The post-conviction court credited trial counsel's testimony that he reviewed the potential evidence during his six meetings with the Petitioner and discussed the co-defendant's statement and any plea offers that the State proposed. Trial counsel also discussed with the Petitioner the possibility that his co-defendant could testify against him. Trial counsel said that he spent a large amount of time with the Petitioner discussing that, even if the co-defendant's statement was suppressed, there was a significant amount of evidence against the Petitioner. This evidence included the victim identifying the Petitioner and the police arresting the Petitioner after removing him from the stolen, wrecked car. The post-conviction court credited trial counsel's testimony that he advised Petitioner of his exposure, discussed the potential evidence against Petitioner, and negotiated a settlement of the case that Petitioner decided to accept.
This court "will not re-weigh or re-evaluate the evidence; moreover, factual questions involving the credibility of witnesses or the weight of their testimony are matters for the trial court to resolve." Vaughn, 202 S.W.3d at 115 (quoting Nichols, 90 S.W.3d at 586). We conclude that the Petitioner has failed to demonstrate that trial counsel was deficient. We need not address the second Strickland element because the Petitioner has failed to establish that trial counsel's performance was deficient. Kendrick, 454 S.W.3d at 457.
B. Knowing, Voluntary, and Intelligent Plea
The Petitioner also argues that he did not knowingly enter his plea because his trial counsel did not explain whether his co-defendant's statement was admissible and in what capacity the statement could be used. The Petitioner maintains that his ignorance of the rule in Bruton rendered his plea involuntary. The State responds that the Petitioner's plea was entered into knowingly because trial counsel explained that it was only a possibility that his co-defendant's statement could be admitted, and the Petitioner chose to enter the plea with that knowledge. We agree with the State.
A guilty plea must be entered voluntarily, knowingly, and intelligently to satisfy the due process requirement. Lane, 316 S.W.3d at 562. A plea is not voluntary if it results from "'ignorance, incomprehension, coercion, terror, inducements, [or] subtle or blatant threats ....'" Blankenship v. State, 858 S.W.2d 897, 904 (Tenn. 1993) (quoting Boykin, 395 U.S. at 242-43). This court considers the totality of the circumstances, including evidence at the post-conviction hearing, to determine whether a guilty plea was entered voluntarily, knowingly, and intelligently. State v. Turner, 919 S.W.2d 346, 353 (Tenn. Crim. App. 1995).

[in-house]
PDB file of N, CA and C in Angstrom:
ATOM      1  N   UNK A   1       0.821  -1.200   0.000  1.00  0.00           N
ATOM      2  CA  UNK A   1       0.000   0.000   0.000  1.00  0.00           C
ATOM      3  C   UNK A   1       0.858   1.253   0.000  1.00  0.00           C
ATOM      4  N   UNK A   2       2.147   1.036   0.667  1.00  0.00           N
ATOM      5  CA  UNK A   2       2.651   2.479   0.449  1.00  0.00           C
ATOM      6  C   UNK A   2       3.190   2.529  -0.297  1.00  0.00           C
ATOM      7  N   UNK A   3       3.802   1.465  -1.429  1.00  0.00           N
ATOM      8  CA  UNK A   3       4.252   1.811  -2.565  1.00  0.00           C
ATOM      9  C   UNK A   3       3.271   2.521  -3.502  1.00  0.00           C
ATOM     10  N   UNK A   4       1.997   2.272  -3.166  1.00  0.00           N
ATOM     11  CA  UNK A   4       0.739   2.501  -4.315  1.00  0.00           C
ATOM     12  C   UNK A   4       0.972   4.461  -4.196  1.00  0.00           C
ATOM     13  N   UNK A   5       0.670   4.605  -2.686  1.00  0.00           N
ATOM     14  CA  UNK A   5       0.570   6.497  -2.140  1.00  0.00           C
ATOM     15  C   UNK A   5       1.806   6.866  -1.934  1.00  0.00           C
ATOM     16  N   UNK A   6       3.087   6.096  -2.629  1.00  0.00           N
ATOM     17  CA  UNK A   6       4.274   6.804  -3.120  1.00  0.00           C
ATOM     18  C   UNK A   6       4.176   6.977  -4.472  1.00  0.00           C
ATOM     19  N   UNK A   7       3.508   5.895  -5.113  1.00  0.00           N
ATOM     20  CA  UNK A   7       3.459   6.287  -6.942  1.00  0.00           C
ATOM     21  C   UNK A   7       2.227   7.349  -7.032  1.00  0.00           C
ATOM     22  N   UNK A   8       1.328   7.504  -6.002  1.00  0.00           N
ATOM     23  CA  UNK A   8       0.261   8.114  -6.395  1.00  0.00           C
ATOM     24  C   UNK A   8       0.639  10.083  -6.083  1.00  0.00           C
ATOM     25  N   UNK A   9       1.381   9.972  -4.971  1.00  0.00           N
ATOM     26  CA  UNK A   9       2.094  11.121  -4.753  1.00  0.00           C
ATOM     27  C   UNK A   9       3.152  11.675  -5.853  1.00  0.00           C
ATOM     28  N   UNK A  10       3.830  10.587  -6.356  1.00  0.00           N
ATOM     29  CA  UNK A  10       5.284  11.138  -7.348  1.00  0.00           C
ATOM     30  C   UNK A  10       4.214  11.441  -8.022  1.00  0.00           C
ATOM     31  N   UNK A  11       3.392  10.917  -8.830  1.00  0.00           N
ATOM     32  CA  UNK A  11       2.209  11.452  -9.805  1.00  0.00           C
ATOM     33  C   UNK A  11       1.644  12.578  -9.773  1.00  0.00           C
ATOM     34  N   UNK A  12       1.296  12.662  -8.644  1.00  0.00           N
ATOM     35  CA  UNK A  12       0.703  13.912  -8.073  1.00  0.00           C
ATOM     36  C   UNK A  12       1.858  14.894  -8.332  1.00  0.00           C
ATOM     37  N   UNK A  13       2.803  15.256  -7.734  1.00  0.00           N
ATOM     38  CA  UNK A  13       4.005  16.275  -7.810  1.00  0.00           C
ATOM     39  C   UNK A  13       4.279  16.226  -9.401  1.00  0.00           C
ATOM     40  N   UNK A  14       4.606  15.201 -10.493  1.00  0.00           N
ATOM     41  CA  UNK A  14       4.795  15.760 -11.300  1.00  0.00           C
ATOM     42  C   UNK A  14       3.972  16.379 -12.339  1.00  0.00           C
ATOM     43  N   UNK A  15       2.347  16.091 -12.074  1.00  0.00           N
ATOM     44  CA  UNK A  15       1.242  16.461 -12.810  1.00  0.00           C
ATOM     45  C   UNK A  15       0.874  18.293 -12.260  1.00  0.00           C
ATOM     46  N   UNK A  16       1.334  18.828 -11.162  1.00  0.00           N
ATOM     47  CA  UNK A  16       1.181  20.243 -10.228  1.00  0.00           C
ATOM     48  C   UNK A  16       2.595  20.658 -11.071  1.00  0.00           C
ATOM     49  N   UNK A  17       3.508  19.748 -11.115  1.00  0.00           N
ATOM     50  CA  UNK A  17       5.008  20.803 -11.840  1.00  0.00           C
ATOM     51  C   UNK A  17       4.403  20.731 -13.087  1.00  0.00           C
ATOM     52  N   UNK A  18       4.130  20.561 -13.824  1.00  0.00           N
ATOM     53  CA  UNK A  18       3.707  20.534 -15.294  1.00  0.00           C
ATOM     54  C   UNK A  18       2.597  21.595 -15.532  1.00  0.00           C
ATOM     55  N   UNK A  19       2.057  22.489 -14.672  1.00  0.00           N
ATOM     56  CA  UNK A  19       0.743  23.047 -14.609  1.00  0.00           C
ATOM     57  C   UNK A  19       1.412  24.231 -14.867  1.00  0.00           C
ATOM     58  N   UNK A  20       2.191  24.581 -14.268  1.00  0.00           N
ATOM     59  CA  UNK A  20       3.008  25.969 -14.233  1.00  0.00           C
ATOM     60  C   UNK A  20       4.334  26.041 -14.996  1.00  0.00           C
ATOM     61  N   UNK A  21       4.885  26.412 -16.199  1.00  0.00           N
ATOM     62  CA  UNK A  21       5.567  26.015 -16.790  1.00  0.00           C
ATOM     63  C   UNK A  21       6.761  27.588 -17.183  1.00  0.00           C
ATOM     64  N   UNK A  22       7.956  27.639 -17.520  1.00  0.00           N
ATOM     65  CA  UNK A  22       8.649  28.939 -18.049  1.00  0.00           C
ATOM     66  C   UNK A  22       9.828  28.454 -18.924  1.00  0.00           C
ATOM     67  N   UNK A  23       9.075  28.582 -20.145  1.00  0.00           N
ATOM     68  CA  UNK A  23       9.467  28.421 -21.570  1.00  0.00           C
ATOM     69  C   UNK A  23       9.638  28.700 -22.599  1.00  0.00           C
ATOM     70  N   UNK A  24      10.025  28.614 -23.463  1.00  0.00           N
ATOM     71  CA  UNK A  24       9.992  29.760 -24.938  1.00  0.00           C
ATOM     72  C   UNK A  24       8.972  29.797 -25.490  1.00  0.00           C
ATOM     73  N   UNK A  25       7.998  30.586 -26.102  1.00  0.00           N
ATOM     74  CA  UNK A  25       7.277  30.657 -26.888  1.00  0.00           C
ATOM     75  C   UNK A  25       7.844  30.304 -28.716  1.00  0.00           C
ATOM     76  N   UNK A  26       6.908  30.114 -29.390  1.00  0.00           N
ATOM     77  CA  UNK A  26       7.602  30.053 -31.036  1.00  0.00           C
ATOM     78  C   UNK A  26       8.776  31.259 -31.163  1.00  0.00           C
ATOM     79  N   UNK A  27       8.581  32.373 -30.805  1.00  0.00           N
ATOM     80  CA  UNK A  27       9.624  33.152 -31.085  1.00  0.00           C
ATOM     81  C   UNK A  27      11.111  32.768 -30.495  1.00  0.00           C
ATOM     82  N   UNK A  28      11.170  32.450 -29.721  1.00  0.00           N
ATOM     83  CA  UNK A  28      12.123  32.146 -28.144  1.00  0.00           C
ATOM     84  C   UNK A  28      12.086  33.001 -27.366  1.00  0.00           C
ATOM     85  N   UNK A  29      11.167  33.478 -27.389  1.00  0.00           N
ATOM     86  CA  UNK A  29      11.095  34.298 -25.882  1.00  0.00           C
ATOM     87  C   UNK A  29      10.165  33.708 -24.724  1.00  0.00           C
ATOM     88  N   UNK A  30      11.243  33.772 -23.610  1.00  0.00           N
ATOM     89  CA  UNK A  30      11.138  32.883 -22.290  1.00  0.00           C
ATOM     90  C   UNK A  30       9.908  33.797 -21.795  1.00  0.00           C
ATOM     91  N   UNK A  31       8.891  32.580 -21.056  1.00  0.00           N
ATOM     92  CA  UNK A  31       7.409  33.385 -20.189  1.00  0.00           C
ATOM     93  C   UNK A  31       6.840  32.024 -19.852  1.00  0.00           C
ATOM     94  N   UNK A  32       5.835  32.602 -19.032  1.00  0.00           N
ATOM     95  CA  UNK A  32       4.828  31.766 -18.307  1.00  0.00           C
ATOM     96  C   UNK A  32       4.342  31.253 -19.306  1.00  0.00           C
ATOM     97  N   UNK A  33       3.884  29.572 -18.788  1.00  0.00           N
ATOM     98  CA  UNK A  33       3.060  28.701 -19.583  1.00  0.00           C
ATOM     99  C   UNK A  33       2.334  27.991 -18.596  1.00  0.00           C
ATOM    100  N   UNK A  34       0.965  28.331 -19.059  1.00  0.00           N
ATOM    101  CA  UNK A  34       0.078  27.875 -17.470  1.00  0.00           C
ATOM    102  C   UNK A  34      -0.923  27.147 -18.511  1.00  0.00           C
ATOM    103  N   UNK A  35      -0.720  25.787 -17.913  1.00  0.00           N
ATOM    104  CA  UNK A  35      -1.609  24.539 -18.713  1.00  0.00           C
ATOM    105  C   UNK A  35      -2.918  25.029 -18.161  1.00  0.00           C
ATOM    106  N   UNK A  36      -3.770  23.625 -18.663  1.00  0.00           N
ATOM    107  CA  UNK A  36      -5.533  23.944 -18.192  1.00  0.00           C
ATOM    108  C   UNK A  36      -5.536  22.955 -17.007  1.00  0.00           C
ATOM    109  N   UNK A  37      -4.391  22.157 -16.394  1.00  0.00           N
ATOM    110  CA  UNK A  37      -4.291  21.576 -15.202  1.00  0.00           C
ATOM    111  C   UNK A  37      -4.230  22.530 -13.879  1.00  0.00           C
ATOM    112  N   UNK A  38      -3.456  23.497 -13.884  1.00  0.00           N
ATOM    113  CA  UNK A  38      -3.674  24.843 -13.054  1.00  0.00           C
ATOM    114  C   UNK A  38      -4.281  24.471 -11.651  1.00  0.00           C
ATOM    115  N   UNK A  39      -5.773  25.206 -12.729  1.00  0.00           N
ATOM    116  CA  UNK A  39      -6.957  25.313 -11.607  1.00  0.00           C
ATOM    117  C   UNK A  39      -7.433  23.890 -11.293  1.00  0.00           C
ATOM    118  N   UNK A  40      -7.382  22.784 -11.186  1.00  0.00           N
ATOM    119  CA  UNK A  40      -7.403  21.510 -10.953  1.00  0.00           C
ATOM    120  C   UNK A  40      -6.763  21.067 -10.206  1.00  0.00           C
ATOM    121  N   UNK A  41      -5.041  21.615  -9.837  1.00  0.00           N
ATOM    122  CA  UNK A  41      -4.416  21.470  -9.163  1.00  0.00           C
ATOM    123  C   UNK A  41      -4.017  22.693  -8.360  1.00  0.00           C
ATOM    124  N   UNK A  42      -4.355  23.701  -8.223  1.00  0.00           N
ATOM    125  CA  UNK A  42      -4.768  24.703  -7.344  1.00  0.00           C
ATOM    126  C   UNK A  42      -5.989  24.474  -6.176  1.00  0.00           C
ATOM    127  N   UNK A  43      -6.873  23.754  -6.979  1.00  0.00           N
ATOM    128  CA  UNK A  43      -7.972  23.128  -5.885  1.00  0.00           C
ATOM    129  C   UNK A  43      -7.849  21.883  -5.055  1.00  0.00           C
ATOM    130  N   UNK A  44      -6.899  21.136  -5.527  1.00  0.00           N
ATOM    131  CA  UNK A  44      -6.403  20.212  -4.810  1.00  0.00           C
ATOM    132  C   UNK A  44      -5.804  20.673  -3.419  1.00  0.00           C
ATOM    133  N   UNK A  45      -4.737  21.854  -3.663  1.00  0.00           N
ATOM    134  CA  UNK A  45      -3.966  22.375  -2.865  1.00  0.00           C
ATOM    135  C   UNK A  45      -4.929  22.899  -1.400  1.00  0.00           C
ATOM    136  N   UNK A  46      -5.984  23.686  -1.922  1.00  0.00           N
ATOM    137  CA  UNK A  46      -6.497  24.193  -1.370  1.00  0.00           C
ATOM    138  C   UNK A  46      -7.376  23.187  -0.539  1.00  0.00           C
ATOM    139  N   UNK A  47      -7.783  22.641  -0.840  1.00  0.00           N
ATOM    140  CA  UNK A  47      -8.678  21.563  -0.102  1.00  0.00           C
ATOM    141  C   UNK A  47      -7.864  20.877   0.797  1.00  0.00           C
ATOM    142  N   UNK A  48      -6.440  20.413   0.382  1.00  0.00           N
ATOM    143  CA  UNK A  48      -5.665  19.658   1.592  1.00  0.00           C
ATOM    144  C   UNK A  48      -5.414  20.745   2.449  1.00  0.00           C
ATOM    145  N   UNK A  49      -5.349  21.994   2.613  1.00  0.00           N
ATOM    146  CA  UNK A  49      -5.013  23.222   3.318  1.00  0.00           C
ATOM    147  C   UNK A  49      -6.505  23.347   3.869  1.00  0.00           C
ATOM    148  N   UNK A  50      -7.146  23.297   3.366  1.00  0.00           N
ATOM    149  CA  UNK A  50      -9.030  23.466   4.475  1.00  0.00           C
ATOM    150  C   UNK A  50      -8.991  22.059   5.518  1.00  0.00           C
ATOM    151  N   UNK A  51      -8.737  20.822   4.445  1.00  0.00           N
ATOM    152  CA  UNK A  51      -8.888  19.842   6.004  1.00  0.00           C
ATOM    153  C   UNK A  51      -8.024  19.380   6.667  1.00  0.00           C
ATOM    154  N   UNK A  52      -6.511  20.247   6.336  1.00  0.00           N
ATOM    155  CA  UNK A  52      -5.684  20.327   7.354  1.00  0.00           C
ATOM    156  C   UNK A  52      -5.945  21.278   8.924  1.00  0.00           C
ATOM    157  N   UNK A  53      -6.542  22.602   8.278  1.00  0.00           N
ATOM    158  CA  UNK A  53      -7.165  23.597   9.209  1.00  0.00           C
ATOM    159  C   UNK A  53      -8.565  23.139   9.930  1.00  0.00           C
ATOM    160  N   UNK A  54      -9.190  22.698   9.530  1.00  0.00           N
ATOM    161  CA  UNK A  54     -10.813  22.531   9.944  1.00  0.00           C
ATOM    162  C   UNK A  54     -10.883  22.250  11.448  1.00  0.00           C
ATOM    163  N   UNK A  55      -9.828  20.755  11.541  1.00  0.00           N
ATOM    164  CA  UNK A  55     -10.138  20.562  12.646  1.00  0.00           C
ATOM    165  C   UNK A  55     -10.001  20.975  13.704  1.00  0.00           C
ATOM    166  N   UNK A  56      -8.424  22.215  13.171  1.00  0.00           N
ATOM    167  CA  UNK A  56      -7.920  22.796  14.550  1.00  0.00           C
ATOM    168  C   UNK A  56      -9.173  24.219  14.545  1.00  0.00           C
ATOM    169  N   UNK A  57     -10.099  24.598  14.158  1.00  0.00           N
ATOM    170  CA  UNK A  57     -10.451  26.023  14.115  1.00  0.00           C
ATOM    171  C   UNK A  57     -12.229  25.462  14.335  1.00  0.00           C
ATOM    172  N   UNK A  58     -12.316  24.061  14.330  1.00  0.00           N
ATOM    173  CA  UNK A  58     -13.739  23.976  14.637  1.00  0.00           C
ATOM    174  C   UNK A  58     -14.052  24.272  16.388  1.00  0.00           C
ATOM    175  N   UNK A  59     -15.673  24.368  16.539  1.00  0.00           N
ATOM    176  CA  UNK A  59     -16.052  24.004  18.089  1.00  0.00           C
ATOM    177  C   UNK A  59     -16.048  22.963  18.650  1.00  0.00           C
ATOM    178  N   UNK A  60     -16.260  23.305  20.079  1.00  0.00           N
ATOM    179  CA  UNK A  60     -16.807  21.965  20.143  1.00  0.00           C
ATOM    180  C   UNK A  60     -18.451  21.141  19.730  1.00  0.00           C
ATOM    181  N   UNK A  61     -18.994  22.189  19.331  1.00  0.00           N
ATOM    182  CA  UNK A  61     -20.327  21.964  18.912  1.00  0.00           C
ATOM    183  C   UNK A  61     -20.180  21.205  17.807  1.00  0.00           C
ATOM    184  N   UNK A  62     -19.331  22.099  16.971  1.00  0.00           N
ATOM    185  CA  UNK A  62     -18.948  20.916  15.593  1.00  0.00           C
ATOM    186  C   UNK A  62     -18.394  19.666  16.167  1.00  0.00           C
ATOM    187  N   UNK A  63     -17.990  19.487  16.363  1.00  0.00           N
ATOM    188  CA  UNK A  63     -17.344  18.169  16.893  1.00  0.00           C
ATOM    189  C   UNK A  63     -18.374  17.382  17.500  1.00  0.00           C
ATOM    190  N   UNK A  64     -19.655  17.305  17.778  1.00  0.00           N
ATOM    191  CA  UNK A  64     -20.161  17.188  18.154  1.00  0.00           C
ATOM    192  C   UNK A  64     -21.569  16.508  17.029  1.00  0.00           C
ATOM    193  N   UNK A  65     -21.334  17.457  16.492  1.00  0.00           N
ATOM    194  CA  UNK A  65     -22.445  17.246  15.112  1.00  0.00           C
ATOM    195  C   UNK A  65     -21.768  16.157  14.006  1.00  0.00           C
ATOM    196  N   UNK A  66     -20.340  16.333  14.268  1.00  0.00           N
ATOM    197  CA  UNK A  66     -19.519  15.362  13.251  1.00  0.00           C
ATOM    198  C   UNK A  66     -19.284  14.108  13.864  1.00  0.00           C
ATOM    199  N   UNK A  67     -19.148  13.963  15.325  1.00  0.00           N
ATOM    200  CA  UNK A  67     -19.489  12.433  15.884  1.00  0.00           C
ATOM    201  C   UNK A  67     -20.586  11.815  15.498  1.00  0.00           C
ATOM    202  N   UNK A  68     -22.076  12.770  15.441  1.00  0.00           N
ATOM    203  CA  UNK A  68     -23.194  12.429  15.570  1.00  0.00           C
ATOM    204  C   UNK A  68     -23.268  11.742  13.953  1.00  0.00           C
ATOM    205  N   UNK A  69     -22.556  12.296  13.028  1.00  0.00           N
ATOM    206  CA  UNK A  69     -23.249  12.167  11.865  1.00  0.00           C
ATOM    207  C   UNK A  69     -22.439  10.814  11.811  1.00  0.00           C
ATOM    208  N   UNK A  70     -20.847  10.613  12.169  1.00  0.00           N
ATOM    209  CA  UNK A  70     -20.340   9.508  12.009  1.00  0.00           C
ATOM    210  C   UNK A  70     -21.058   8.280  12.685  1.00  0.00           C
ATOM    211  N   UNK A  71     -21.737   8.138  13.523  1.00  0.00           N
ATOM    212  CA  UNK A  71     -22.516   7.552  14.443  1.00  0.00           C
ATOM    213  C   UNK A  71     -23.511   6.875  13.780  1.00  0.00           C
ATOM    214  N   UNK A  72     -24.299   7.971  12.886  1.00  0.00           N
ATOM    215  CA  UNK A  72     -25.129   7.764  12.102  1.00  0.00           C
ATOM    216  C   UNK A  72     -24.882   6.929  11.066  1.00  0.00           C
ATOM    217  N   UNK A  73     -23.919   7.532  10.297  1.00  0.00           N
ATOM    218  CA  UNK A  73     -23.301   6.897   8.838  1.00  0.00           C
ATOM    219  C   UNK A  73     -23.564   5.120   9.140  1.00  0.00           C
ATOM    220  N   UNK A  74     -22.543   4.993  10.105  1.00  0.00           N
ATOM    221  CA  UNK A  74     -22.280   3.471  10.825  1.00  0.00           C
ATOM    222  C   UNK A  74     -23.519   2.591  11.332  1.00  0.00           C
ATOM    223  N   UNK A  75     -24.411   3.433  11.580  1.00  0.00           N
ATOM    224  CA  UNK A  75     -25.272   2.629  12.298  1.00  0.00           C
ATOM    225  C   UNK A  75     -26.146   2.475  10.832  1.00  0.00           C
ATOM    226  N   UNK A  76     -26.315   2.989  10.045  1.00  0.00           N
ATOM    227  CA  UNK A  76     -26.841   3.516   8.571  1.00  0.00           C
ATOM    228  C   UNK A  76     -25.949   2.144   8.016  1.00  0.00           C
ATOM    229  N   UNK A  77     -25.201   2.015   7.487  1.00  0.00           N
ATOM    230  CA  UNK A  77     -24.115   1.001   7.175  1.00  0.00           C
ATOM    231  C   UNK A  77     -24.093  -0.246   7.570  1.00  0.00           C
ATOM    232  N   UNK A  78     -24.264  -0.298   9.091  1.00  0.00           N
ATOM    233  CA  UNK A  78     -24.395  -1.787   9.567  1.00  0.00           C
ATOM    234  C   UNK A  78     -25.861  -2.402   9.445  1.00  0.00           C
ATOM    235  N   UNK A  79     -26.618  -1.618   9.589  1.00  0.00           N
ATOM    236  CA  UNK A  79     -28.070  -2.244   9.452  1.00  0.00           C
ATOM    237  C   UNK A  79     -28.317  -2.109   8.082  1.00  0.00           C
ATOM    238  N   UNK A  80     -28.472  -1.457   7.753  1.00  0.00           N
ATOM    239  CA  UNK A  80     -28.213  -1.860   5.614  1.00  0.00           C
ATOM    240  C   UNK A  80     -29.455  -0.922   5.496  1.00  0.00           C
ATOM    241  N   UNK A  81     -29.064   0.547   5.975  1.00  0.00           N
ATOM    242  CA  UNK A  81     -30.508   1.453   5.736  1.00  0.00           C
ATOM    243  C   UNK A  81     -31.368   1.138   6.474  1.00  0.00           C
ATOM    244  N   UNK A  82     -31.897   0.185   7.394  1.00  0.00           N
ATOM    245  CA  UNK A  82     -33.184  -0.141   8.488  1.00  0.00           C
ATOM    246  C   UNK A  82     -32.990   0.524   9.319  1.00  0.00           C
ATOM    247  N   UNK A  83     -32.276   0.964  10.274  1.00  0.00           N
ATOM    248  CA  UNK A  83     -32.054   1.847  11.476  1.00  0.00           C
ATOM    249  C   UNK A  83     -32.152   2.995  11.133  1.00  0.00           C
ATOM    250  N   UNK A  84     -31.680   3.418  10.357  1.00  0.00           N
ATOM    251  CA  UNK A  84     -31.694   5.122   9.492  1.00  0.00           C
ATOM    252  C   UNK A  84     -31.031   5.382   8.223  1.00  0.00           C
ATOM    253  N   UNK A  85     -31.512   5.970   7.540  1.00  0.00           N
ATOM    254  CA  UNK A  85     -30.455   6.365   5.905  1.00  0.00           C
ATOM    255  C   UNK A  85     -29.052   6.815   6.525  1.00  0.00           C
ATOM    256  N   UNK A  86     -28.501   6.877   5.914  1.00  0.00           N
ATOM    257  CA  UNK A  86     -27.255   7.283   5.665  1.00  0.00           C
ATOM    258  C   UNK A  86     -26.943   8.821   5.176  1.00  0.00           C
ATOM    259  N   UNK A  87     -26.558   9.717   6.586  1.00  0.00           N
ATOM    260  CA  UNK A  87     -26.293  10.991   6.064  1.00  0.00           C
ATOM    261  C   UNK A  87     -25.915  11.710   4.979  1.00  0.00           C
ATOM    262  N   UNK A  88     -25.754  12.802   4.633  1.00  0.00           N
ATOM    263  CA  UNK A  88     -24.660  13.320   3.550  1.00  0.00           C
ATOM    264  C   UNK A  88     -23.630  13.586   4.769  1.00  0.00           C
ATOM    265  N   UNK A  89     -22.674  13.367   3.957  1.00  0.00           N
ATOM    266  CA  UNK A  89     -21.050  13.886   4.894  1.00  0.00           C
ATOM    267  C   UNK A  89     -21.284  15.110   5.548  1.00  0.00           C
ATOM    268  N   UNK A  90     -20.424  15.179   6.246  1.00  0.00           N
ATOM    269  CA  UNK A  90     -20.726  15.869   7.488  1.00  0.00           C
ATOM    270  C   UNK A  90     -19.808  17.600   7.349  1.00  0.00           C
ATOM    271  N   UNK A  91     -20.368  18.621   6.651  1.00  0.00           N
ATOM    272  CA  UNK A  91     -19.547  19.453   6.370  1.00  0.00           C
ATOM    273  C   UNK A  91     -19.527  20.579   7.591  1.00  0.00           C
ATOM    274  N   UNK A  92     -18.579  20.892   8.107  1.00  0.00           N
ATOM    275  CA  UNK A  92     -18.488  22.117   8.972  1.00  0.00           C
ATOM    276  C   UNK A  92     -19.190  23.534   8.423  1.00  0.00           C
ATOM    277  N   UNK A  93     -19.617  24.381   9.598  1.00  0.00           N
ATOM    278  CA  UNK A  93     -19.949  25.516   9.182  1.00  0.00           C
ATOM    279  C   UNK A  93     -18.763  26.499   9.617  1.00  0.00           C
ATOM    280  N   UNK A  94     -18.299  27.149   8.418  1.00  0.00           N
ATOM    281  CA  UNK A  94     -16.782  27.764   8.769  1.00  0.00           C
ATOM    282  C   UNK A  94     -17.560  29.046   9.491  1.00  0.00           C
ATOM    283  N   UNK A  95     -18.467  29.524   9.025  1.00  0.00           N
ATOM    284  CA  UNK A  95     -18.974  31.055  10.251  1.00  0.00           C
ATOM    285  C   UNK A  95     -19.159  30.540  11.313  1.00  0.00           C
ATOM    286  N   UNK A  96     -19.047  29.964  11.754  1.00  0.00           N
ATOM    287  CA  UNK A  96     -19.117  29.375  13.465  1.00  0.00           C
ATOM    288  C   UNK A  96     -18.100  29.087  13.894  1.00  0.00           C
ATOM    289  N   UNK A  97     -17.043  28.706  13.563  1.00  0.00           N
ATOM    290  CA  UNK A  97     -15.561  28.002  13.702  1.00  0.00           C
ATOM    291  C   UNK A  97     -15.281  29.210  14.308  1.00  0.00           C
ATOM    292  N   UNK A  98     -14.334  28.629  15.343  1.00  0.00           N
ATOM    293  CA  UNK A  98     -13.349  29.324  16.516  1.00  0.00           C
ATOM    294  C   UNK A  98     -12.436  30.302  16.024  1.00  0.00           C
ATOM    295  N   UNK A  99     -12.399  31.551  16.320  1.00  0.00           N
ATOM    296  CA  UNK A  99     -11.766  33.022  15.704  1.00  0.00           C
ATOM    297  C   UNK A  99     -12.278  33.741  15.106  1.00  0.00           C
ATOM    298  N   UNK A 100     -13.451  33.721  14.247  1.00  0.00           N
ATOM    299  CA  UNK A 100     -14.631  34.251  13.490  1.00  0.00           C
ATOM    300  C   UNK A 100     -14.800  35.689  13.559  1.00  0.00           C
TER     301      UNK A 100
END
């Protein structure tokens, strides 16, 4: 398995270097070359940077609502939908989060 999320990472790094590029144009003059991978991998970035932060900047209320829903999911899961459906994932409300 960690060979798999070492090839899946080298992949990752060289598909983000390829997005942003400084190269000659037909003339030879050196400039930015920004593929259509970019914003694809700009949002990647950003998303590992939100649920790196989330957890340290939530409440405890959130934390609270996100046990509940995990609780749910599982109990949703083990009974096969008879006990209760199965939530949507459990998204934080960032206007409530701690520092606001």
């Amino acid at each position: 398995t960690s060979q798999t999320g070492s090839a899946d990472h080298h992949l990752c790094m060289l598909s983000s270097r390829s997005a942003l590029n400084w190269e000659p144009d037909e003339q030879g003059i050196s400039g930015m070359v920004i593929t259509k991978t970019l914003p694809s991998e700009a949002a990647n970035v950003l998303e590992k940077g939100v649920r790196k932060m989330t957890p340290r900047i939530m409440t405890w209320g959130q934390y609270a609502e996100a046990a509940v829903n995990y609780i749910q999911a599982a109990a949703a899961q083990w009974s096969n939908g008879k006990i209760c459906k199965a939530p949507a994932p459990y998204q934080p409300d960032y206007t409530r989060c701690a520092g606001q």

A plea is not entered into intelligently or knowingly unless the petitioner had "a full understanding of what the plea connotes and of its consequences." Blankenship, 858 S.W.2d at 904. In determining whether a guilty plea was voluntary and intelligent, we look to several factors including:
The relative intelligence of the defendant; the degree of his familiarity with criminal proceedings; whether he was represented by competent counsel and had the opportunity to confer with counsel about the options available to him; the extent of advice from counsel and the court concerning the charges against him; and the reasons for his decision to plead guilty, including a desire to avoid a greater penalty that might result from a jury trial.
The post-conviction court found that the Petitioner fully understood the consequences of his guilty plea. The Petitioner understood the sentence that would be imposed when he entered the guilty plea, as well as the sentence he was facing if he pursued a trial. Trial counsel explained to the Petitioner what the proof would be at trial if the co-defendant's statement were not admitted into evidence. By entering into the plea, the Petitioner avoided the evading arrest and firearms charges and the mandatory consecutive sentence the firearm charge required. During the plea hearing, the Petitioner confirmed that before he entered the plea he and trial counsel "discussed any possible defenses" and that he was entering the plea freely and voluntarily. His "solemn declaration[ ] in open court carr[ies] a strong presumption of verity." Blackledge v. Allison, 431 U.S. 63, 75 (1977). When the Petitioner entered the plea, he created a "formidable barrier in any subsequent collateral proceedings." Id. The post-conviction court found that the Petitioner's plea "was clearly knowingly and intelligently entered."
The Petitioner was informed about all of the evidence that potentially could be introduced if he were to proceed to trial. He understood the sentence he would serve if he accepted the plea agreement and the potential sentences he was facing if he proceeded to trial. Therefore, the Petitioner is not entitled to relief on the ground that his plea was not knowing and voluntary.
Based on the foregoing, the judgment of the post-conviction court is affirmed.
JOHN EVERETT WILLIAMS, PRESIDING JUDGE